Condor has received a guarantee from the German federal government and the Hessian state government for a six-month bridge loan in the amount of 380 million Euros following the insolvency of its parent company, Thomas Cook Group plc, the airline reports. The commitment is still subject to approval by the European Commission, and only after the commission has taken a positive decision can the loan be disbursed. The date for the decision is still to be confirmed.
Condor said it applied for the loans in order to prevent possible liquidity bottlenecks following the insolvency of its parent company, Thomas Cook Group plc.
Since Thomas Cook filed for insolvency on Monday, Condor has been continuing is flight operations as planned.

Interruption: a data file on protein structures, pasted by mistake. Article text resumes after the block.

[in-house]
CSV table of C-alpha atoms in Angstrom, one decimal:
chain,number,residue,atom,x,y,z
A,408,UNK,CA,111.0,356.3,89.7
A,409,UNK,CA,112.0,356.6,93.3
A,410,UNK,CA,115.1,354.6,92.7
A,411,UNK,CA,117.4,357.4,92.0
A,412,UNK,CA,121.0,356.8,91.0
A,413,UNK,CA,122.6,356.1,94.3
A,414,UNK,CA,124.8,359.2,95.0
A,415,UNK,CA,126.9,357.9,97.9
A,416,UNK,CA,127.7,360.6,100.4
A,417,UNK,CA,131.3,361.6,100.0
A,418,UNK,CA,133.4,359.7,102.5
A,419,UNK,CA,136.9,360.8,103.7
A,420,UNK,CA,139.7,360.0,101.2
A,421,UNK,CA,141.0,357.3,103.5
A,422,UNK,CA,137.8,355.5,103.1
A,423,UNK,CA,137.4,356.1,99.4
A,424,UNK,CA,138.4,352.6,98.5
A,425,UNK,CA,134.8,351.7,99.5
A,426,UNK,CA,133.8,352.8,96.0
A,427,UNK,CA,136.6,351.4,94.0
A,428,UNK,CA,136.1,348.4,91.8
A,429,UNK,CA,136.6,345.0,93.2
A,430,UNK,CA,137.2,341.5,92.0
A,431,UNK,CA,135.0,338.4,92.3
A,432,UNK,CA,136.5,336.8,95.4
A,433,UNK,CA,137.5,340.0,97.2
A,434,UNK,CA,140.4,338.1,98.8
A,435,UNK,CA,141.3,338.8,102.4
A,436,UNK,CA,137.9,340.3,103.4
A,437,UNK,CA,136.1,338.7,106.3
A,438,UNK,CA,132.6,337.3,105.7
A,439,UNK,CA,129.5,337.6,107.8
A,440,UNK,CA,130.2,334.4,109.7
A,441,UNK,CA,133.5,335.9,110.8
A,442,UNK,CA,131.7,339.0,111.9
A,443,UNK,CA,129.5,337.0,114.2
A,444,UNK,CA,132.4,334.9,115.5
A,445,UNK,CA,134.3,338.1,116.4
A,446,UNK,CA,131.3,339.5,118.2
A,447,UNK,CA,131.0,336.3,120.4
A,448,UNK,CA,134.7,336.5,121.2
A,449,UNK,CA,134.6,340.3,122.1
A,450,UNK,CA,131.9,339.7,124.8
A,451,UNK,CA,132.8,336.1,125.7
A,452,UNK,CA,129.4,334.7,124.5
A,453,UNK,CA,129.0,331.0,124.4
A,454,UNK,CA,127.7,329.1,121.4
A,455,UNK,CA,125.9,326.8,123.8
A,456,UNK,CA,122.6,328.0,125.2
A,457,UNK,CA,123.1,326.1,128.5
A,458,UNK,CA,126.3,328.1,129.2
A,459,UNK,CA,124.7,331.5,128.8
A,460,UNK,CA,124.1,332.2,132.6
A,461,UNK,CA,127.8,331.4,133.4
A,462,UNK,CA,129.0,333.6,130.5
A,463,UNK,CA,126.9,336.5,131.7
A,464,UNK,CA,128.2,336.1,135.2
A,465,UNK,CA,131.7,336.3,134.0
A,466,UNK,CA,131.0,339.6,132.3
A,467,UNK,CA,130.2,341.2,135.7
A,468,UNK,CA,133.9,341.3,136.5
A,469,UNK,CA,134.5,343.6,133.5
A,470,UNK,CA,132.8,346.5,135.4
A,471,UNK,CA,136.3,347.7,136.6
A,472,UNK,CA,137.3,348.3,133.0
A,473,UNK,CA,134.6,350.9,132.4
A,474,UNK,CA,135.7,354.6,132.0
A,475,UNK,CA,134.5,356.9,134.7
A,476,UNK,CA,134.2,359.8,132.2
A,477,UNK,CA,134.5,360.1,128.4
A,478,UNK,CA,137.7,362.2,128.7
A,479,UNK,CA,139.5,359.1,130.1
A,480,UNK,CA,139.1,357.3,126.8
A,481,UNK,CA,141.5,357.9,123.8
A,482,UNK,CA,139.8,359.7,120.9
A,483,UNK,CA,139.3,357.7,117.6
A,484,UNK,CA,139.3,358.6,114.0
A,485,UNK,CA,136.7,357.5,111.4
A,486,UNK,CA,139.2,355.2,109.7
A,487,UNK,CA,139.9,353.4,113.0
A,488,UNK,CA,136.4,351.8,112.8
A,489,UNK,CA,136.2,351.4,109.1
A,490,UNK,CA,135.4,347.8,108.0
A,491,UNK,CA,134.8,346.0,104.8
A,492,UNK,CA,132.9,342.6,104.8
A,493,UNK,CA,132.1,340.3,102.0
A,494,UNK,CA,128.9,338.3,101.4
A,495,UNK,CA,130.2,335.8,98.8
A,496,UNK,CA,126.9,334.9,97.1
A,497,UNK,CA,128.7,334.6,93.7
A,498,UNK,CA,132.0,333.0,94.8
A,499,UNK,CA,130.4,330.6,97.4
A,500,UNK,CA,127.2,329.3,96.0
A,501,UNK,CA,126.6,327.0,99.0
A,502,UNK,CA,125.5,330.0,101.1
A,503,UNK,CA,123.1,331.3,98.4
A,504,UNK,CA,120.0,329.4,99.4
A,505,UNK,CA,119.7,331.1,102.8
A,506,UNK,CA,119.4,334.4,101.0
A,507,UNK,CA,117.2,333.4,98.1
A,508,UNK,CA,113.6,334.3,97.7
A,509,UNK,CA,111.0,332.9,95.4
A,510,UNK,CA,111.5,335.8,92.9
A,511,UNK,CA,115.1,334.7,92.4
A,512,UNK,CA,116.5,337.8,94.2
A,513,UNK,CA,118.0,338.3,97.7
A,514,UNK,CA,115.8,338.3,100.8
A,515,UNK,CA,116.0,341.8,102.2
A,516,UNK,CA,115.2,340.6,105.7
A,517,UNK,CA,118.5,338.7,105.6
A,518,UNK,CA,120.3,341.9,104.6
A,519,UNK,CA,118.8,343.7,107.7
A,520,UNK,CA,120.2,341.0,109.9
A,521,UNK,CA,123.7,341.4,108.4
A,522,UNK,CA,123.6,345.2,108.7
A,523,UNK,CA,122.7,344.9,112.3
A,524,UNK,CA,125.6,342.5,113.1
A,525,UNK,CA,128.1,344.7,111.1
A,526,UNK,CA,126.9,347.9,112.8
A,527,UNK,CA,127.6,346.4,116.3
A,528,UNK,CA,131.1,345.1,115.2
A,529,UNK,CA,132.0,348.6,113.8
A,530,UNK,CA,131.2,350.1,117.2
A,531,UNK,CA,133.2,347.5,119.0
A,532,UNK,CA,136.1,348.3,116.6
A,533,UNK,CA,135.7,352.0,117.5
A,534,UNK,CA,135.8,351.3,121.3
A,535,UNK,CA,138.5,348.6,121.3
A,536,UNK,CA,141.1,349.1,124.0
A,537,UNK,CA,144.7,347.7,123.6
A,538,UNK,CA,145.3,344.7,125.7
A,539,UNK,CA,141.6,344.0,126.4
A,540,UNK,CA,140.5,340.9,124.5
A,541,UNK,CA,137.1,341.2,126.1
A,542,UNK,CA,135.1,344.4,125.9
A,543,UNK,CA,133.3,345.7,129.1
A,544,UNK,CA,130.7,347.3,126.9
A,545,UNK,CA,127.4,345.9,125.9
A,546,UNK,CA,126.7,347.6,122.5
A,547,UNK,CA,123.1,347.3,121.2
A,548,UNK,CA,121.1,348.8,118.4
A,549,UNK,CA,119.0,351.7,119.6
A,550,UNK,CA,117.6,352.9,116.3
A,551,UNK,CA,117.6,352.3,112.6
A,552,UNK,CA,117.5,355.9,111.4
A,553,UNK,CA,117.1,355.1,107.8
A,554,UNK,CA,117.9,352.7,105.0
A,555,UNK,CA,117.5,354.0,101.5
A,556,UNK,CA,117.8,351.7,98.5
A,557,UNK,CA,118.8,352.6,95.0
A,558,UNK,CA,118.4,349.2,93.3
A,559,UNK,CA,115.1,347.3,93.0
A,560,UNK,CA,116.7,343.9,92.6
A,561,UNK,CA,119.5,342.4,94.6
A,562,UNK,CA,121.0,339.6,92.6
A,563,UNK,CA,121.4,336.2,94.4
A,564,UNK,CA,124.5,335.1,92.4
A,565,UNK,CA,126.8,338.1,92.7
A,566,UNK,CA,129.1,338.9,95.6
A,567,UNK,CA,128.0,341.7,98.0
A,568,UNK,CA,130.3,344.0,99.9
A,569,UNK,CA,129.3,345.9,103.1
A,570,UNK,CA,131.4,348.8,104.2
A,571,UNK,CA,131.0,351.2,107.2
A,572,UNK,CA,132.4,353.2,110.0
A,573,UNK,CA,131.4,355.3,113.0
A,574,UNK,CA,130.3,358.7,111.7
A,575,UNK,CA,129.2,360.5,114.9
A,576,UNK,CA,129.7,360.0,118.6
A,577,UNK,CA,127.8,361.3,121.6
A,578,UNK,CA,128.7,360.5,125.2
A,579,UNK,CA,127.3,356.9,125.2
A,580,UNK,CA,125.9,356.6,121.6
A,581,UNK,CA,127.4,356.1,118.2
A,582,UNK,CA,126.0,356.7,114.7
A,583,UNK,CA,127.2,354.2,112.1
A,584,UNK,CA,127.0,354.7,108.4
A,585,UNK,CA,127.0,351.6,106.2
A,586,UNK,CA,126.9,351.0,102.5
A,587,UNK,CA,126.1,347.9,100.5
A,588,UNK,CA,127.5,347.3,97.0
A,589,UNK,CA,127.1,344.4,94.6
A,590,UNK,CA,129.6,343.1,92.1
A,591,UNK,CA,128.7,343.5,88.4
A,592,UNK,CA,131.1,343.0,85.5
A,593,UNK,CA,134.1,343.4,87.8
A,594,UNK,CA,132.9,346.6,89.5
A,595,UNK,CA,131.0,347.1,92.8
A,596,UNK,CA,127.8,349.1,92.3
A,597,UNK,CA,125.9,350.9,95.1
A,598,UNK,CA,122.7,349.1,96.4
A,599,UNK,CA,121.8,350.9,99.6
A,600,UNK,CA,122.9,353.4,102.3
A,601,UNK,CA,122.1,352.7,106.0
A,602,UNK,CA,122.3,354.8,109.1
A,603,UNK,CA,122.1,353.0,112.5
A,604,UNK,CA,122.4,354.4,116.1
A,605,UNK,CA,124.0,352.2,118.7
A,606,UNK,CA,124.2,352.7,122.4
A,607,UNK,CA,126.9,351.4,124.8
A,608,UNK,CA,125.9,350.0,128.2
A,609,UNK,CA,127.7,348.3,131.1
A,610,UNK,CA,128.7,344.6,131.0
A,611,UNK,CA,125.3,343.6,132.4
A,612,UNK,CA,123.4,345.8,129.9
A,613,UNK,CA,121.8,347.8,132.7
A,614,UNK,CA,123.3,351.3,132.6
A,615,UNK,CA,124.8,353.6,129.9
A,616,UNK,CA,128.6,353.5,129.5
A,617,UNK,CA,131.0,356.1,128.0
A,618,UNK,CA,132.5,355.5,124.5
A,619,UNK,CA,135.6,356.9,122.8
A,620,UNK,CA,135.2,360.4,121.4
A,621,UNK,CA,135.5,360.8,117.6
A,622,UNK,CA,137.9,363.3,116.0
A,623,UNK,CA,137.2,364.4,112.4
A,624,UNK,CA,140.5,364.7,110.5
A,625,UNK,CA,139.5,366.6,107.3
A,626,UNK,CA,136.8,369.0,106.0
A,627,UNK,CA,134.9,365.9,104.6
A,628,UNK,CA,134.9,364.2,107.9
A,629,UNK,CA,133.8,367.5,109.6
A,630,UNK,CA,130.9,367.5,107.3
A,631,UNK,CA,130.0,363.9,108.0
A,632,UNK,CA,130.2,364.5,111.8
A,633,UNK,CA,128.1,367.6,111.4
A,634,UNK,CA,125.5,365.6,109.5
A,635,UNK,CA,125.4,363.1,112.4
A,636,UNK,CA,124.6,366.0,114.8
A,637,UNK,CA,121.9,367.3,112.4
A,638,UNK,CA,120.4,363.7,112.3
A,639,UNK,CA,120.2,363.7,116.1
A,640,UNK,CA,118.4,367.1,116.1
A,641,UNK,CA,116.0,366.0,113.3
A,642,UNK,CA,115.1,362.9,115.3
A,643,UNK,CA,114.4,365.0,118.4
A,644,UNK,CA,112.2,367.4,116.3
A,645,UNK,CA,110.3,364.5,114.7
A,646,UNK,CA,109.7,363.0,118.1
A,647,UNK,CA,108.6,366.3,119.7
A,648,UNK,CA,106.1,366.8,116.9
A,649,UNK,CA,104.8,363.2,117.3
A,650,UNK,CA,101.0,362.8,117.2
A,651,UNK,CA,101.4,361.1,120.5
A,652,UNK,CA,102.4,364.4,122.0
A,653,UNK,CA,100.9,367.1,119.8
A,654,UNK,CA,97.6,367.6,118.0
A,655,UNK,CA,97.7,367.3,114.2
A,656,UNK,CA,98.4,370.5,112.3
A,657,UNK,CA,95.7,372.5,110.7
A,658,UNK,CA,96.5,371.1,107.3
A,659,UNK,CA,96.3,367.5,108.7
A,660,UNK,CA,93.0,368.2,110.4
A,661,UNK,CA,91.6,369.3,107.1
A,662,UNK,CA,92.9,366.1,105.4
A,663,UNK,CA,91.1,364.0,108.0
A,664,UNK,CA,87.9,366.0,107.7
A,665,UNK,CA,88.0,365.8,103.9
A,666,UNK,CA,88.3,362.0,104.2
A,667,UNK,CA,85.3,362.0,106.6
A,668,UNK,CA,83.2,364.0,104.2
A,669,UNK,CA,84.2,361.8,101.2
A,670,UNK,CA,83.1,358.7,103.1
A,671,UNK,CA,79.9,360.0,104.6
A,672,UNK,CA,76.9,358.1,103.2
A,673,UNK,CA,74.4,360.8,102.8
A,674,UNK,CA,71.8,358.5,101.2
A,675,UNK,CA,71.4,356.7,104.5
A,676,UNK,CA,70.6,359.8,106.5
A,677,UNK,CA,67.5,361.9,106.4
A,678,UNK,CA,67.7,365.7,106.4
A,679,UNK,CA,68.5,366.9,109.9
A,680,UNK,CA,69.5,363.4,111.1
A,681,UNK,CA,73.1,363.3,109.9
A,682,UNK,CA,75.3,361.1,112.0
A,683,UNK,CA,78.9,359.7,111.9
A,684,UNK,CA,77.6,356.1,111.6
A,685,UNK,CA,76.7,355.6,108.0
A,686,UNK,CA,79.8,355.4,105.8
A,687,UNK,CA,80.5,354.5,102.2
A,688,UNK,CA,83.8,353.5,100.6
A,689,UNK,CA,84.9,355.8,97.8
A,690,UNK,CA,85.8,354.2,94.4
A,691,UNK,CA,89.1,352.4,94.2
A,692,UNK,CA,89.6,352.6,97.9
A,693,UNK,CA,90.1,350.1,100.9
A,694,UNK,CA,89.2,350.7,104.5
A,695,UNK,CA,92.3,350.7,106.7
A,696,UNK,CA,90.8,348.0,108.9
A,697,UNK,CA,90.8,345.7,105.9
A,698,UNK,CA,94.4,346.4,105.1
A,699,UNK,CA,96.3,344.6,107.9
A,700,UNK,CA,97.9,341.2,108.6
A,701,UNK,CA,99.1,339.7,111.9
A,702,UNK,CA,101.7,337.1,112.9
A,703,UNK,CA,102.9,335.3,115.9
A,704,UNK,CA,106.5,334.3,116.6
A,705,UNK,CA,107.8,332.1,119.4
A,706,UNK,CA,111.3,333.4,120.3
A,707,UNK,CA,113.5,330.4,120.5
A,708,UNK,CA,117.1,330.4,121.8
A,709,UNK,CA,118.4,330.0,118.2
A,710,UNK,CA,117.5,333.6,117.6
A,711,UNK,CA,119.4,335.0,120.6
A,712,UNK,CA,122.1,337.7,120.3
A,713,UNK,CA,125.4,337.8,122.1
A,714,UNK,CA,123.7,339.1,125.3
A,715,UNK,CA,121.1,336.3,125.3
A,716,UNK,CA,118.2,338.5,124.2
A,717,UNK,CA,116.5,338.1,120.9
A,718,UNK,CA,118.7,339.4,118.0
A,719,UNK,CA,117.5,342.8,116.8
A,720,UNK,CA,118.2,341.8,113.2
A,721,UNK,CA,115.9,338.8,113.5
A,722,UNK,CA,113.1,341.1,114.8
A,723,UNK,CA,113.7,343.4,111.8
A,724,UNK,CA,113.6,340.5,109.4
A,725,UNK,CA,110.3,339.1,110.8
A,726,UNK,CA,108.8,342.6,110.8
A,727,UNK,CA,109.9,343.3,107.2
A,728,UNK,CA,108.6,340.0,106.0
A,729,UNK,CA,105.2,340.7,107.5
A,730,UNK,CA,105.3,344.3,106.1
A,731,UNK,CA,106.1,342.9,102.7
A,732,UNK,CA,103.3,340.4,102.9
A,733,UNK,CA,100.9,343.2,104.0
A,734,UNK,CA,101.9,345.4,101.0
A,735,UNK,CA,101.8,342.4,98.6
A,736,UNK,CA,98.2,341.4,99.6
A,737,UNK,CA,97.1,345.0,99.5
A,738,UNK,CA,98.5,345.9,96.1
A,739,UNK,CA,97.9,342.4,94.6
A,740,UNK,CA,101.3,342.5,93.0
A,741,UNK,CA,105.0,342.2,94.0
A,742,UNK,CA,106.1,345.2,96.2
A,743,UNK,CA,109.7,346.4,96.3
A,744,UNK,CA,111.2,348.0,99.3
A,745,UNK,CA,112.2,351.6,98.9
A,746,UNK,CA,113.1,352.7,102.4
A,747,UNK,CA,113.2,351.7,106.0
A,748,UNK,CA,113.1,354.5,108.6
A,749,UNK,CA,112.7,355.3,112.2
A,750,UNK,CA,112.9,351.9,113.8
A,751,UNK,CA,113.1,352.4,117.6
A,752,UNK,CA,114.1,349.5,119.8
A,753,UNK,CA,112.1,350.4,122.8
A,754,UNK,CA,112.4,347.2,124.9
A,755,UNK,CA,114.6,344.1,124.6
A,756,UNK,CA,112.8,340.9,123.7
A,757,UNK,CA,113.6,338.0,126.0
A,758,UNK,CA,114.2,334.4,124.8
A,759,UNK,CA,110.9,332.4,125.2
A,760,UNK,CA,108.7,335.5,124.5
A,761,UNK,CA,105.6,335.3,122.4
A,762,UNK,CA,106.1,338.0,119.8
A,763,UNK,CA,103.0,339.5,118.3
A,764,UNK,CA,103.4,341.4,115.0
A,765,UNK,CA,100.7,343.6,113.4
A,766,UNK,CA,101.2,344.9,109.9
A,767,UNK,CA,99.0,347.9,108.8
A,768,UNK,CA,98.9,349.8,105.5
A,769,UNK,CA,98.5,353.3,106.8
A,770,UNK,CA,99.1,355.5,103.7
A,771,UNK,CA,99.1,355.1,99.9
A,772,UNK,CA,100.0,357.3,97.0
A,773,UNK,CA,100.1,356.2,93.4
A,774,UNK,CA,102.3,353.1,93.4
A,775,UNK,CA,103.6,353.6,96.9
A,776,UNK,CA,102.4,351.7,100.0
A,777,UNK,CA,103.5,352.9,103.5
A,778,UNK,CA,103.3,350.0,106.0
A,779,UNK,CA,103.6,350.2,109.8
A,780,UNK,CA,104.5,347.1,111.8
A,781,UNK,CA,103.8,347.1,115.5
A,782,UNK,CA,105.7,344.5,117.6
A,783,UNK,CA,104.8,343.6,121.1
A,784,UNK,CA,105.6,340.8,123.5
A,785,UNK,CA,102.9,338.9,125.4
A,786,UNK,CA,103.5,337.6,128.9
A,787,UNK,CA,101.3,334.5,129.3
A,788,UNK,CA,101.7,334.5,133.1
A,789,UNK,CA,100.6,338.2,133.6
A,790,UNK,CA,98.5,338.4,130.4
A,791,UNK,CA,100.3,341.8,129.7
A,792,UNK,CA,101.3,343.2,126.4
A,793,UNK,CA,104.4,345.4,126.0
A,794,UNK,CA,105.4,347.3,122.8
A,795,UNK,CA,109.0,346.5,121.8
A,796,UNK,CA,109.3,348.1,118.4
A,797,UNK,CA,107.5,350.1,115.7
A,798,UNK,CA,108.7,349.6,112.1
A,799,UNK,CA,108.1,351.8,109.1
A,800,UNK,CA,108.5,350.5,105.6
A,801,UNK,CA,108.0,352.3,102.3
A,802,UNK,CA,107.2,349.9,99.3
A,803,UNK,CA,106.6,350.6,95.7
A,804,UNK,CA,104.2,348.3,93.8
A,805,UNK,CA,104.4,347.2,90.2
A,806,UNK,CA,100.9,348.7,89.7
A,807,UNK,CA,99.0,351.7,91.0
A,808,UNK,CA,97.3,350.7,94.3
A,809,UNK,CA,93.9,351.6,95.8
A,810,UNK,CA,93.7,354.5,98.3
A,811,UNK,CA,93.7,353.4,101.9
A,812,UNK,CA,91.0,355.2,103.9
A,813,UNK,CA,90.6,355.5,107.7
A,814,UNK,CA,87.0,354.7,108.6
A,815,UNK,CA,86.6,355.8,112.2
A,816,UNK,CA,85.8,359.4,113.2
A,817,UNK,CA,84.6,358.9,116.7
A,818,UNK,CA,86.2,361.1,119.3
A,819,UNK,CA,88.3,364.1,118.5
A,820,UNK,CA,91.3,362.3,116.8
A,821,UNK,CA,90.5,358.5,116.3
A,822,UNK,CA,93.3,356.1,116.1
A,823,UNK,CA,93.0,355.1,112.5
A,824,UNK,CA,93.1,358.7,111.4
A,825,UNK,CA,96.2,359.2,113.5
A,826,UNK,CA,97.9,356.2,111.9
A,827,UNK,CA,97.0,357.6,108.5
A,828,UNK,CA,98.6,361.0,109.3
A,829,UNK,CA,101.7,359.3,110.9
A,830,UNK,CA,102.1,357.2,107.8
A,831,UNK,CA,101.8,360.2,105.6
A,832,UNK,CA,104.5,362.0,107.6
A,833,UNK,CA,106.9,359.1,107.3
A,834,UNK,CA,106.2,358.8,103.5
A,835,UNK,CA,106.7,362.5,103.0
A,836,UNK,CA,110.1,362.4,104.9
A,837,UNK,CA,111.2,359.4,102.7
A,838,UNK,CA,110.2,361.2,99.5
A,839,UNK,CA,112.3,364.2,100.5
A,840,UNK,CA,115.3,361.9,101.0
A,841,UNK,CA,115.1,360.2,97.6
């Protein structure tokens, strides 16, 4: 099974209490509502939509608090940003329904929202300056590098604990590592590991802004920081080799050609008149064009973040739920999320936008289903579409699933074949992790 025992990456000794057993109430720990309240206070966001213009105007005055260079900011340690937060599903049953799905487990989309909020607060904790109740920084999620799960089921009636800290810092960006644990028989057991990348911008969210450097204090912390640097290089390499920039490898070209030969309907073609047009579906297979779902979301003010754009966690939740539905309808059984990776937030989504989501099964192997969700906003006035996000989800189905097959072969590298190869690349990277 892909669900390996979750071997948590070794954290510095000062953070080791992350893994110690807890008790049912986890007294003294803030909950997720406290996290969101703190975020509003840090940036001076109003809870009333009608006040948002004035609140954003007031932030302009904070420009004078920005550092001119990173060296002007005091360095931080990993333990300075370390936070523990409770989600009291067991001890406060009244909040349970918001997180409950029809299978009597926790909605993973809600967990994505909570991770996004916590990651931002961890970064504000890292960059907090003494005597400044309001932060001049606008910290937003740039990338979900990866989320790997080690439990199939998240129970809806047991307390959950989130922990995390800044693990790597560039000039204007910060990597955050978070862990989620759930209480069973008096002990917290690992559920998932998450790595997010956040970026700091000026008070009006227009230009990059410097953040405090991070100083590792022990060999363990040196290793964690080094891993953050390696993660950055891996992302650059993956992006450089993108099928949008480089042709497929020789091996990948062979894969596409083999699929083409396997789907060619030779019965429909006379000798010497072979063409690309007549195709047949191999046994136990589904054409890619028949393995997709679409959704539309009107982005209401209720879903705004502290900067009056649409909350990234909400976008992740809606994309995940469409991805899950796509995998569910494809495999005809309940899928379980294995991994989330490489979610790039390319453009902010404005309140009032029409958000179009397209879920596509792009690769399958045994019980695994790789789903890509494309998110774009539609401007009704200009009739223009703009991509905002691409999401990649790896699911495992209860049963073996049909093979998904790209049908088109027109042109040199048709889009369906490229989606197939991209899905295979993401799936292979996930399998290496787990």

Separately, the company said it plans to file an application for the opening of a protective shielding procedure in order to protect itself from possible claims of the insolvent parent company, as well as to separate itself from Thomas Cook Group. The protective shield procedure is a special proceeding of German insolvency law, which can be granted in cases with a positive prospect of a successful restructuring by the court. In addition, a provisional creditors' committee will be appointed to which the main creditor groups such as suppliers, employees and airports will be represented, the airline said.
Thomas Cook filed for insolvency early Monday, stranding hundreds of thousands of travelers abroad. Since then, the UK’s Civil Aviation Authority has been engaged in the country’s largest repatriation effort since World War II to get the travelers home.